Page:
Tag Archive | Adv Adam Masombuka

Oil pollution in SA waters to be tackled

Oil pollution clean up fund….

oil_tankerWith a series of Bills on merchant shipping, South Africa is about to fall into line with international conventions on oil pollution at sea. The department of transport has now briefed the relevant parliamentary committee on two bills, the last of four now being dealt with designed to fund South Africa’s ability to clean up on any future oil spills in regional waters.

Opposition members pointed out that the minister of transport, who tabled the Bill, appeared not to have consulted with environmental parties in the drafting of the Bill and in subsequent discussions with stakeholders, being merely concerned with SA’s international obligations and the collection of levies by SARS for a fund, they said.

Getting the law right

Advocate Adam Masombuka, chief director for legal services, department of transport (DOT), said that before them were the tandem Merchant Shipping (Civil Liability Convention) Bill and the Merchant Shipping (International Oil Pollution Compensation Fund) Contributions Bill, the first being designed to enact the International Maritime Organisation Protocol of 1992 and the second to create mechanisms for companies to pay into a fund for oil pollution damage.

Both would ensure that the amended International Convention on Civil Liability for Oil Pollution Damage of 1969 becomes law in South Africa, he said.   He added that the other two Bills were Money Bills, separately being tabled by Treasury to deal with the collection of tariffs by SARS and consequent distribution.

Polluter pays

“The purpose of the fund is to pay compensation to victims of pollution damage and the fund is to be financed by cargo owners, namely those who transport more than 150 000 tonnes of oil per annum”, Adv. Masombuka said.   He gave the assurance that the Bill was fully supported  by the fuel companies importing oil and by the SA Petroleum Producers Association.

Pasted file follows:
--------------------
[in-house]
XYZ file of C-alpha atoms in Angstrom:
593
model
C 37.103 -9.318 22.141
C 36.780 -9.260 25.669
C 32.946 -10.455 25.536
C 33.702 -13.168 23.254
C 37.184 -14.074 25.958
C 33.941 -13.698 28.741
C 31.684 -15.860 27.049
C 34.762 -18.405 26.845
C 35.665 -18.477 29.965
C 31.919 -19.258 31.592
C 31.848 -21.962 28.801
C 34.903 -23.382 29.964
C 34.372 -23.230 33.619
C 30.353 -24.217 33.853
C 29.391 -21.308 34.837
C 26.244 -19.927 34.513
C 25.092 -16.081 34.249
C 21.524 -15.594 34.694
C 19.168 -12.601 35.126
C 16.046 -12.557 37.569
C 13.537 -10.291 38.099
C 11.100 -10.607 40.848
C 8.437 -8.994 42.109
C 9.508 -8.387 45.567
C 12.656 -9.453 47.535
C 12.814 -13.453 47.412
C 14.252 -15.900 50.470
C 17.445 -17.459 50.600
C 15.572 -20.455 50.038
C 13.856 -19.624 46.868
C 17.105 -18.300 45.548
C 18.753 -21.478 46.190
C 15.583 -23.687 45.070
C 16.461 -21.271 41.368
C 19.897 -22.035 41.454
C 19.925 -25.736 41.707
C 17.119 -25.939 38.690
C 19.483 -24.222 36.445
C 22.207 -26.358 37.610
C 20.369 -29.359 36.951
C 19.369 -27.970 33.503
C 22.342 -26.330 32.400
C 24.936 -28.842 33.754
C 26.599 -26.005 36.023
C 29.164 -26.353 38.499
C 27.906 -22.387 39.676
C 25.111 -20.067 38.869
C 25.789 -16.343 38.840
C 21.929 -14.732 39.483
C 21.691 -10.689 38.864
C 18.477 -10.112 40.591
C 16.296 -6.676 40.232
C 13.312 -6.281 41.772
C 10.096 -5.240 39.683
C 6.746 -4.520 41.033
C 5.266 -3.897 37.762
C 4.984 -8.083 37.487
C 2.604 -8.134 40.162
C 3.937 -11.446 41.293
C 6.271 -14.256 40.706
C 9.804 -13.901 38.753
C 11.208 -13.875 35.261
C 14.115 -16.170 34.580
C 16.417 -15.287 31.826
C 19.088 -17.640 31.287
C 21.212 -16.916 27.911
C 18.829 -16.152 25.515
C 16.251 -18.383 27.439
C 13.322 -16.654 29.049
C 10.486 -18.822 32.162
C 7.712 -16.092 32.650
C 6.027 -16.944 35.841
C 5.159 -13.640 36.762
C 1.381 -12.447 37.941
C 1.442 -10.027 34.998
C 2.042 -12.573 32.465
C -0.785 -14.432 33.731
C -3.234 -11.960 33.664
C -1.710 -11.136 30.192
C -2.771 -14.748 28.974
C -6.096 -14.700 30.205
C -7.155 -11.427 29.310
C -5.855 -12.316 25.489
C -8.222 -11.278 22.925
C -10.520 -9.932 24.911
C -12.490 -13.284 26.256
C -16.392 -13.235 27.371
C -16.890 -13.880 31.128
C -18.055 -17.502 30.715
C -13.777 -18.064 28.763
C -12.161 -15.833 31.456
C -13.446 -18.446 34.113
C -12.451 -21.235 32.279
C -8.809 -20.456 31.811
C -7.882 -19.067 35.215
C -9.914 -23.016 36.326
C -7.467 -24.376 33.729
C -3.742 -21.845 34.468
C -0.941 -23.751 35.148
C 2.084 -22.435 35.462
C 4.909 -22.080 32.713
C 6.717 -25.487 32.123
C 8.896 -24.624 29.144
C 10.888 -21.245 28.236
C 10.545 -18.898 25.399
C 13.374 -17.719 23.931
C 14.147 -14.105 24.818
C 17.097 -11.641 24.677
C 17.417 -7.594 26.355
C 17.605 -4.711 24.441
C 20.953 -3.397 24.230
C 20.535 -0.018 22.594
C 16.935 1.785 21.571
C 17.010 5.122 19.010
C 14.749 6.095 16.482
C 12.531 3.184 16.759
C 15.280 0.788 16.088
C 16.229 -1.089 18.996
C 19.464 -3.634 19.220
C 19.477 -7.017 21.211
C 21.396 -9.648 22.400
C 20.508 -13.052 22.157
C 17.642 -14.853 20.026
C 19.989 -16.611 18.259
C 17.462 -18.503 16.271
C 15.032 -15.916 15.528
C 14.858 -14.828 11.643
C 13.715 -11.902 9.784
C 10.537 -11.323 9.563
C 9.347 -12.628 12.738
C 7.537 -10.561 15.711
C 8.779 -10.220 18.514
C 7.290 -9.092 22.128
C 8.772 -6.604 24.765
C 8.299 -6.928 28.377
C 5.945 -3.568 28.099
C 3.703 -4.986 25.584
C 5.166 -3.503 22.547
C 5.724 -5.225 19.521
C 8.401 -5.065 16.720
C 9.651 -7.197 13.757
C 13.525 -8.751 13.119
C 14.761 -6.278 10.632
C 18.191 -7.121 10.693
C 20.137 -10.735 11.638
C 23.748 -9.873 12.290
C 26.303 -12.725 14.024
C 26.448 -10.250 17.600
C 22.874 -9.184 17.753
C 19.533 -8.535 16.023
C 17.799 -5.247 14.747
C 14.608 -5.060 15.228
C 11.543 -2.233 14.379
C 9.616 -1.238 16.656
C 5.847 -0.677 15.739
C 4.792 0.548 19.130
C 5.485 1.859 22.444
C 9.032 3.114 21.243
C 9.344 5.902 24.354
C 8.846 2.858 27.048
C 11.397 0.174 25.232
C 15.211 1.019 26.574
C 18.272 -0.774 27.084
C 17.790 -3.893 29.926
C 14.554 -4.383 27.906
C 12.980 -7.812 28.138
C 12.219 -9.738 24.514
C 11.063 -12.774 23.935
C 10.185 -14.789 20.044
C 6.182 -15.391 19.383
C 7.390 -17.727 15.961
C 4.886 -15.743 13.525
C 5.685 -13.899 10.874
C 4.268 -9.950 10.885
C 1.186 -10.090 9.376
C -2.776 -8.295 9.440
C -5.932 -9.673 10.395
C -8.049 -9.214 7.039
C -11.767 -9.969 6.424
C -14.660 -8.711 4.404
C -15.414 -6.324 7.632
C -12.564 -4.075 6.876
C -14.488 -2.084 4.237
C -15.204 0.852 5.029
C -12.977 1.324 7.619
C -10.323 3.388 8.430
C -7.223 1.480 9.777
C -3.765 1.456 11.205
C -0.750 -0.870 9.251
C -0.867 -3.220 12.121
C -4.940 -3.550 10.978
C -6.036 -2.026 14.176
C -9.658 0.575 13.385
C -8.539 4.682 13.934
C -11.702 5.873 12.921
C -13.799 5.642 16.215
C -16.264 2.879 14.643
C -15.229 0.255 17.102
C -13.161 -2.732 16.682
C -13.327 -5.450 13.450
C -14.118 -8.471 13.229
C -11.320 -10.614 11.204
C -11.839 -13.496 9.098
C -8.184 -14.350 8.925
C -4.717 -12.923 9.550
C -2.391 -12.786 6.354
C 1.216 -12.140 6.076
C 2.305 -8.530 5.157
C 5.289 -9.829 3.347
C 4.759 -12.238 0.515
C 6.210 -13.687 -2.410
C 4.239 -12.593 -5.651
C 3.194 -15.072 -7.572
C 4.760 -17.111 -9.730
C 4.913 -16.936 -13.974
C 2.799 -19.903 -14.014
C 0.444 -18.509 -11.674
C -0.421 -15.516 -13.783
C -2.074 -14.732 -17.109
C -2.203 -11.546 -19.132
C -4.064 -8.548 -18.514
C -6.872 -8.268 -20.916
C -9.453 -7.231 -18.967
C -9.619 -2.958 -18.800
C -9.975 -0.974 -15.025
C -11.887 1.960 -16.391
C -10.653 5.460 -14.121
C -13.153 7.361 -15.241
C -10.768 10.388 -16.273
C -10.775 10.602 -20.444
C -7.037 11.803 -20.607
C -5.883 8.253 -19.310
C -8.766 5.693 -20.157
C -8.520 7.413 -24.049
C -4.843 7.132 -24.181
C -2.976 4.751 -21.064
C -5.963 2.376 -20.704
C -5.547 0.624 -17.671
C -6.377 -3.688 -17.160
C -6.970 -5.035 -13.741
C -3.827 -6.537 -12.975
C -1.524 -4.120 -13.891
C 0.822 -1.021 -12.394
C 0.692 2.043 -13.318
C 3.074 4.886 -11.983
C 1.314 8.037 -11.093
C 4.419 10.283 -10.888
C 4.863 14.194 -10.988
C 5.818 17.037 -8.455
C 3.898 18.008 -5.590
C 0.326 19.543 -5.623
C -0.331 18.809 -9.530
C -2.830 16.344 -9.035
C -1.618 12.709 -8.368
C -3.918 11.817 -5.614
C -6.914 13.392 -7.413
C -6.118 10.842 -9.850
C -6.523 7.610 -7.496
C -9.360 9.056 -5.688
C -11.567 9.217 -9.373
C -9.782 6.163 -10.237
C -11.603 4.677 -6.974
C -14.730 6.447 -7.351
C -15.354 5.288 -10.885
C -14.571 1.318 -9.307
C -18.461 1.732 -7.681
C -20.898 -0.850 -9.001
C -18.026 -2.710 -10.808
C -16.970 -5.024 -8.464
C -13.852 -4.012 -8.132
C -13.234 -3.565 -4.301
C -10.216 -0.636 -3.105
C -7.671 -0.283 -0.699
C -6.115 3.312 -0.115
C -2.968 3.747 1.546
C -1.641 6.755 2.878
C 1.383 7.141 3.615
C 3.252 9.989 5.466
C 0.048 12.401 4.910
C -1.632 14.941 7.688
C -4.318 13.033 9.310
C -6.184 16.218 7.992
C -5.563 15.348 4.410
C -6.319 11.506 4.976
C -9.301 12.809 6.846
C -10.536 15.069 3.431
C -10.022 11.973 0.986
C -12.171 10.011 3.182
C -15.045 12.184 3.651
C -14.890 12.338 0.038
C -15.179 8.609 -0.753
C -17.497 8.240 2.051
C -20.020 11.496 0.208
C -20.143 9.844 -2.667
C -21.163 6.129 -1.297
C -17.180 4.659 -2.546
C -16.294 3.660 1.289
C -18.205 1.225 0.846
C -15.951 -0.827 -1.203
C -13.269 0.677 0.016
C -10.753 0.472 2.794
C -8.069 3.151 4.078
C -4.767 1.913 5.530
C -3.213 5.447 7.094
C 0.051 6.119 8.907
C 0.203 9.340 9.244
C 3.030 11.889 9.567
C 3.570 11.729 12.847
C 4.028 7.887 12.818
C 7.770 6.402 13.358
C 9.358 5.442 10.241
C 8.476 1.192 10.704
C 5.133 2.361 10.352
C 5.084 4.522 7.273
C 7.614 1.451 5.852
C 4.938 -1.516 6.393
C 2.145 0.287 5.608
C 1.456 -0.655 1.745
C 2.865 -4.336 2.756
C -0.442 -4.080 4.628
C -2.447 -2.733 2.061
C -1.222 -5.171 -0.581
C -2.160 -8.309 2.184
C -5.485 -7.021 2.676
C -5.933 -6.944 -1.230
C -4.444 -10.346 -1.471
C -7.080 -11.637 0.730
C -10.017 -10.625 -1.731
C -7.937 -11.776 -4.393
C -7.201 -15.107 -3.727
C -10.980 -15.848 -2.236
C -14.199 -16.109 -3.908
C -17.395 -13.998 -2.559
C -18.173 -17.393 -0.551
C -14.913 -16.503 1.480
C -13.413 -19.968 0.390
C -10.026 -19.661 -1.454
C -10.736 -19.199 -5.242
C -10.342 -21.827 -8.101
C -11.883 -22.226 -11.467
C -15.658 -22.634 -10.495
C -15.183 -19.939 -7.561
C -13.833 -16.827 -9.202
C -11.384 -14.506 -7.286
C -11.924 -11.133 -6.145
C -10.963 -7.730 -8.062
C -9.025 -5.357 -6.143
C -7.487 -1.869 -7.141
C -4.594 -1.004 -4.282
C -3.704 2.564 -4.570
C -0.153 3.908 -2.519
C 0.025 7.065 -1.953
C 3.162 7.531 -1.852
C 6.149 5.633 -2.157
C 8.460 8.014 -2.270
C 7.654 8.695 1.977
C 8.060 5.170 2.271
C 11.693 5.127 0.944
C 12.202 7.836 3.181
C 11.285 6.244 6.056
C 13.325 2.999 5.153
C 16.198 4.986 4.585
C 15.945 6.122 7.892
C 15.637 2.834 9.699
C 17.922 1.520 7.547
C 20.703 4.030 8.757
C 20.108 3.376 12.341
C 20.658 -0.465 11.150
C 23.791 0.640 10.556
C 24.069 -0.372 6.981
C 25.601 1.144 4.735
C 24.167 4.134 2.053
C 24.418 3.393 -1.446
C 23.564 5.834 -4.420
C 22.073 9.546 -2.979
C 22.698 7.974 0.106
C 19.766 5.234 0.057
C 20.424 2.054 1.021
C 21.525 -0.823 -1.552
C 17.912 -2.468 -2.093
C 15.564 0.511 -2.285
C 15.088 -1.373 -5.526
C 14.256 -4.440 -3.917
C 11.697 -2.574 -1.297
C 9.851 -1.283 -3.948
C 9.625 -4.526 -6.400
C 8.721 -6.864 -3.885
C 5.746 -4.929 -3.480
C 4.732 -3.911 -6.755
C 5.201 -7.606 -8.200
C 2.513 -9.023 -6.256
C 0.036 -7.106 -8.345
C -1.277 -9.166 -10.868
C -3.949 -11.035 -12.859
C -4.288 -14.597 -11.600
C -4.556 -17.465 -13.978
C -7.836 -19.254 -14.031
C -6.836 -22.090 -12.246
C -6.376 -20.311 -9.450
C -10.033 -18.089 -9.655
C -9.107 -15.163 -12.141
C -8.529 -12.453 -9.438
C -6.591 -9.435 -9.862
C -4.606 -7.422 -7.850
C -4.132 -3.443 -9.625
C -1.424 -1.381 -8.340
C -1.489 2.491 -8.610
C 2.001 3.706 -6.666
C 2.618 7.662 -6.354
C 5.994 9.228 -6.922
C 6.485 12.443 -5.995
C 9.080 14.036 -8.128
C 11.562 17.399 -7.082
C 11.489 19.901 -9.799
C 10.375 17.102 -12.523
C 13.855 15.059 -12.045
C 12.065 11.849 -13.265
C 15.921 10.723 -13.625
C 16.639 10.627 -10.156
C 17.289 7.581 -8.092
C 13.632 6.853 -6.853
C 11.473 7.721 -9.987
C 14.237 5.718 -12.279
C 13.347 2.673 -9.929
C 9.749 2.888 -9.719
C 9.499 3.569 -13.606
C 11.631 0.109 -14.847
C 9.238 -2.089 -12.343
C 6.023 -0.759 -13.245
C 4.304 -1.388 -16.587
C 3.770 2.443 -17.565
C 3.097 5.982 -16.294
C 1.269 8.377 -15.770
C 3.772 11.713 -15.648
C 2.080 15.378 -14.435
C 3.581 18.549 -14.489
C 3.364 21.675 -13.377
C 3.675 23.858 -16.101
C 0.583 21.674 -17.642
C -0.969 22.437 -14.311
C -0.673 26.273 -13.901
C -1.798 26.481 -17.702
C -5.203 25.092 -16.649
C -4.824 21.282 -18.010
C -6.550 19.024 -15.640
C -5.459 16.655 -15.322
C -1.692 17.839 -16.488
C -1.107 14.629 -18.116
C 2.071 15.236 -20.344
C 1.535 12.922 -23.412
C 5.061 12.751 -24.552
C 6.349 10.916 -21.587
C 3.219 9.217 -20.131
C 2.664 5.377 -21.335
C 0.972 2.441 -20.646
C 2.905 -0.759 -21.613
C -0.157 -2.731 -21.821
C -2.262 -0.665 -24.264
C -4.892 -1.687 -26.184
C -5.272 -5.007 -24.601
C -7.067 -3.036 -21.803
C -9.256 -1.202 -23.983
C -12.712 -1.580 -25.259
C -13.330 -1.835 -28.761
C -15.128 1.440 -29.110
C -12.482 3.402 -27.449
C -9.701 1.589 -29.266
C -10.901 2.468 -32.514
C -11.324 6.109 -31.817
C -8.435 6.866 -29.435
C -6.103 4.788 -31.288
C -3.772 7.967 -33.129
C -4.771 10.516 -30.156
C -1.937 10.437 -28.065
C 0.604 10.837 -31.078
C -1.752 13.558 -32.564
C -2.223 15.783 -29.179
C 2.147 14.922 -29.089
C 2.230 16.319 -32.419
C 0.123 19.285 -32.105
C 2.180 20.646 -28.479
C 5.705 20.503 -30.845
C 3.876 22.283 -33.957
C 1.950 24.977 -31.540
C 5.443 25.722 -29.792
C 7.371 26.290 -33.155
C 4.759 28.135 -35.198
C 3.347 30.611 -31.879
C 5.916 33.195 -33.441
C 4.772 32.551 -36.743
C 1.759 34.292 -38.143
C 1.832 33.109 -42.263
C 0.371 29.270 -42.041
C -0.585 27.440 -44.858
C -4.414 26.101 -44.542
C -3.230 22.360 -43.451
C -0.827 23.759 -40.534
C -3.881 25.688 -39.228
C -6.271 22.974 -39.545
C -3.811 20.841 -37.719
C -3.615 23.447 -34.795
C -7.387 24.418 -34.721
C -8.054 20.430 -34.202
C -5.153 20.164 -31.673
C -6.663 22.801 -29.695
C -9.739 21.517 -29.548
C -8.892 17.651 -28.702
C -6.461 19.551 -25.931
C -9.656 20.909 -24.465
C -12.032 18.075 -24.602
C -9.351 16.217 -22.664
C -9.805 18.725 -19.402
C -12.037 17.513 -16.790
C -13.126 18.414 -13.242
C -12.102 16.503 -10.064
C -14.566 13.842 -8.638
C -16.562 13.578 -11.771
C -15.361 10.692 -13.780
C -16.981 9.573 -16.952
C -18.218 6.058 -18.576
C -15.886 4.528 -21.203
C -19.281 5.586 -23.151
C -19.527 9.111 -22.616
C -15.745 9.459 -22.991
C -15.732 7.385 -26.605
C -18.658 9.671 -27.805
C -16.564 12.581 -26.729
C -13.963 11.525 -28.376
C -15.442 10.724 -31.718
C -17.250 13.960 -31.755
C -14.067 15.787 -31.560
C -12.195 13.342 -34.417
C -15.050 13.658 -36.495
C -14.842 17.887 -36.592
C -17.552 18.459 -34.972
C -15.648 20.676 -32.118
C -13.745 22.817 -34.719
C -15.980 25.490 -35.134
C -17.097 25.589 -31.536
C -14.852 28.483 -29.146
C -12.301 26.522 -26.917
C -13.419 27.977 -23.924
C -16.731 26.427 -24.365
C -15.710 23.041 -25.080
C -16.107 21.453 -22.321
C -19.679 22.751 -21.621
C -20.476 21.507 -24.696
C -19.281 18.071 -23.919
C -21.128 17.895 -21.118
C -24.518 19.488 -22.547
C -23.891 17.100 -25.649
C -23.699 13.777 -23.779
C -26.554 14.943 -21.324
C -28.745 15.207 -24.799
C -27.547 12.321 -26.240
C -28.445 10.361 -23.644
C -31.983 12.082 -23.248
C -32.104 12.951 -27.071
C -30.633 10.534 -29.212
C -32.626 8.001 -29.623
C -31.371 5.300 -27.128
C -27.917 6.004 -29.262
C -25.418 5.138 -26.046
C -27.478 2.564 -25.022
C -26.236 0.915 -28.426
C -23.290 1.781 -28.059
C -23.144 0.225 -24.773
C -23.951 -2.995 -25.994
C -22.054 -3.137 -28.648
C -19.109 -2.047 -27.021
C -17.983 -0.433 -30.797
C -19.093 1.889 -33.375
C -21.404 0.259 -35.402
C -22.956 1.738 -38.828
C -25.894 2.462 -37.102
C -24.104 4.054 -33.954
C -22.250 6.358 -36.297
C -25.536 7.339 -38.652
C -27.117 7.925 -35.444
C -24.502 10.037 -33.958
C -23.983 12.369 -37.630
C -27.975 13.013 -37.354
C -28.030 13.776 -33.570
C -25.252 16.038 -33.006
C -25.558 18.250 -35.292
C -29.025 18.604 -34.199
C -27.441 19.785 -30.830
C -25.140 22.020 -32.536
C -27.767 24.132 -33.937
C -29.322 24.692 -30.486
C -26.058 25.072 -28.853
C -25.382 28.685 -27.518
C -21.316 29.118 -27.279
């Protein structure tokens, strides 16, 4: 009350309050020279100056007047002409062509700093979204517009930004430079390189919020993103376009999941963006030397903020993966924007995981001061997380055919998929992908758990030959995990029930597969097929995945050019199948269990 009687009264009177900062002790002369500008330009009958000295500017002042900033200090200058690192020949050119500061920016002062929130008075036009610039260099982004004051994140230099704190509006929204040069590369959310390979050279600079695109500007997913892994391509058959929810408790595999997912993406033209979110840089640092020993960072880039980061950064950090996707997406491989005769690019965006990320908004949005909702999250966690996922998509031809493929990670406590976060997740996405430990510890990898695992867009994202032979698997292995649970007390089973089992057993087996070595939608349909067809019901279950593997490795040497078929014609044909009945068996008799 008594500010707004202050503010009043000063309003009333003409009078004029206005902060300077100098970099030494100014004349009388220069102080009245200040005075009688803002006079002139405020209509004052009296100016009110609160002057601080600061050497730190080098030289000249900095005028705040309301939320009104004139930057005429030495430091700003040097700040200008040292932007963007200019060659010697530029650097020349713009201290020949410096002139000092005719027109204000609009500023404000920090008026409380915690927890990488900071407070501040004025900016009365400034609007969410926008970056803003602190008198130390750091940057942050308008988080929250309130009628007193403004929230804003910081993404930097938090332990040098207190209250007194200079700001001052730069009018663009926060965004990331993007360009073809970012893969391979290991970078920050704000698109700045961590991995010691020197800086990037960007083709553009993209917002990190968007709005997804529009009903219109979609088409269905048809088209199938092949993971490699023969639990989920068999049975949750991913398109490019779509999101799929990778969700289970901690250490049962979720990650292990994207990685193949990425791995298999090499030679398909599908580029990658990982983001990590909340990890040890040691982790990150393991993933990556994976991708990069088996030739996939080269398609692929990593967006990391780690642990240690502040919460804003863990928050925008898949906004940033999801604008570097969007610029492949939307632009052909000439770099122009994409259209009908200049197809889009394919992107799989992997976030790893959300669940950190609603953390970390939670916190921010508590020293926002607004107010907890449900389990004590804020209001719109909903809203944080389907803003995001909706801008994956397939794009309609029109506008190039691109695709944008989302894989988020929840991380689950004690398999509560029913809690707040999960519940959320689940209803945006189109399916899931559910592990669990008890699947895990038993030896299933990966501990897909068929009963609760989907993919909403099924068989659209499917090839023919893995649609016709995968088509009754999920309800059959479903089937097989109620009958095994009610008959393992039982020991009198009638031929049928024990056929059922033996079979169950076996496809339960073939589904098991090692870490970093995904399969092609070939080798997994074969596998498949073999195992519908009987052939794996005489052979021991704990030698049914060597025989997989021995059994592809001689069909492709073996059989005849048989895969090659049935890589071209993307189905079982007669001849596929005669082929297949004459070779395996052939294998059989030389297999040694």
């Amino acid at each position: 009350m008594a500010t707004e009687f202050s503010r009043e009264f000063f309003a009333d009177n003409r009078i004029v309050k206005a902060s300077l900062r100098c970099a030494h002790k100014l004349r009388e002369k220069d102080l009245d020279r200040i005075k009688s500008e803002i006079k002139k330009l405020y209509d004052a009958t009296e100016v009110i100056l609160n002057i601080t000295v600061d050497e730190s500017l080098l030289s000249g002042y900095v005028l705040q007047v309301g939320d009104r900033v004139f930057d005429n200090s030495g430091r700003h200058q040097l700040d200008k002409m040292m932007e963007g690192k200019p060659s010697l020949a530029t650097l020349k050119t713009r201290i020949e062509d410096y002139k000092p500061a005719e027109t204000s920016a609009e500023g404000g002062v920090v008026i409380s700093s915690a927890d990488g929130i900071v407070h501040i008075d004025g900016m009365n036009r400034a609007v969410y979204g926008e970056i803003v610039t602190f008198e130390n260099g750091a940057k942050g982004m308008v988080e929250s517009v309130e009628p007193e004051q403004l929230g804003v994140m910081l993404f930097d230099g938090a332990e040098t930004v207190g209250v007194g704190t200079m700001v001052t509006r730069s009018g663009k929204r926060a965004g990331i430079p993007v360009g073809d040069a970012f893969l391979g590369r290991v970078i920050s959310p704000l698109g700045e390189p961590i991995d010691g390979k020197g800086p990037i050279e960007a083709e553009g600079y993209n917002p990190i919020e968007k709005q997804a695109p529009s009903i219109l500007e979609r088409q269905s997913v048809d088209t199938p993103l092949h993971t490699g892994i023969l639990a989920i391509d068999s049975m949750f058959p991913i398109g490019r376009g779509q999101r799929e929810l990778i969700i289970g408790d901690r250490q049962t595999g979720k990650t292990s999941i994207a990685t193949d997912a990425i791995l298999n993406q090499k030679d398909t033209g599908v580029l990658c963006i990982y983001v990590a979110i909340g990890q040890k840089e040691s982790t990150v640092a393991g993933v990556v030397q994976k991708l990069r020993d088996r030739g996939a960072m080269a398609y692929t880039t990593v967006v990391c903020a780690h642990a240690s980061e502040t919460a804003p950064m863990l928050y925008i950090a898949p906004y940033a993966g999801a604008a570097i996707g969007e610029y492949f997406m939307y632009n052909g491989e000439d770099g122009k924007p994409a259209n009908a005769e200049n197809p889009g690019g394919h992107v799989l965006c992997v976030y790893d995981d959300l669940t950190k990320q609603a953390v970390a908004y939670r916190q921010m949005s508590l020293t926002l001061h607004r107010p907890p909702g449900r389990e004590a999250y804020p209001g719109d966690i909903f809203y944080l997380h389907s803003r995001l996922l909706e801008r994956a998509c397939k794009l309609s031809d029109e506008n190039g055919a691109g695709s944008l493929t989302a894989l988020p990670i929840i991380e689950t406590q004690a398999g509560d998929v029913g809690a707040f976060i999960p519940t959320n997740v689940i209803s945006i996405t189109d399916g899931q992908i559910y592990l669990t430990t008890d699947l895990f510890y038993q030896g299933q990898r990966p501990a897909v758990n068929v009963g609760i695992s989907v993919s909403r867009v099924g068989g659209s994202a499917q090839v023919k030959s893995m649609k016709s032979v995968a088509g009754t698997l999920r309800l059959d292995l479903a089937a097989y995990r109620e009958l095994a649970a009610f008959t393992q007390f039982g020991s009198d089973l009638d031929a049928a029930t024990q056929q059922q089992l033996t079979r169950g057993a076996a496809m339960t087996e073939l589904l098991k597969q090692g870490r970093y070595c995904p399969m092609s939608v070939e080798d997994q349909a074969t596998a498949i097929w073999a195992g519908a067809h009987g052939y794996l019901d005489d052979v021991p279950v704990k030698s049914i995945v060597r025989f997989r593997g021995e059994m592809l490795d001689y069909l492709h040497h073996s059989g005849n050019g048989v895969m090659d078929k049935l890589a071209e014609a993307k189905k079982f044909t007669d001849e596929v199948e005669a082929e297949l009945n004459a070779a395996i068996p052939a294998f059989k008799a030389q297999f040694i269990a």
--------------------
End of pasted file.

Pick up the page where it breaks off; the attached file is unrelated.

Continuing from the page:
The two Bills are in tandem; conform to international best practices and complement each other, he said. He told parliamentarians that enactment of the Bills would provide a fund for insurance against damages from shipping accidents; the ship owners carrying the oil cargo being covered by insurance with a fee into the fund and the cargo owners, mainly the fuel companies or their agents who imported oil products, paying a levy.

The fund itself acted as a “top-up” insurance to pay the outstanding balance for any pollution damages, said Adv. Masombuka. The portfolios committee did not present any objections to either Bill.

Like carbon tax

Hamida Fakira, deputy director general, DOT explained to MPs asking questions that in reality that ship companies  conveying the goods paid an insurance for liability for any accident but the oil companies, the cargo owners importing petroleum, had to contribute as it was a pollutant.   It was a similar issue to that of carbon tax, she said.

Opposition members pointed to the fact that whilst the oil companies, DOT and the relevant international agreements seemed to be all lined up, nobody had consulted with environmental bodies and obtained their views. “This will come out during early August parliamentary hearings”, commented the chairperson.

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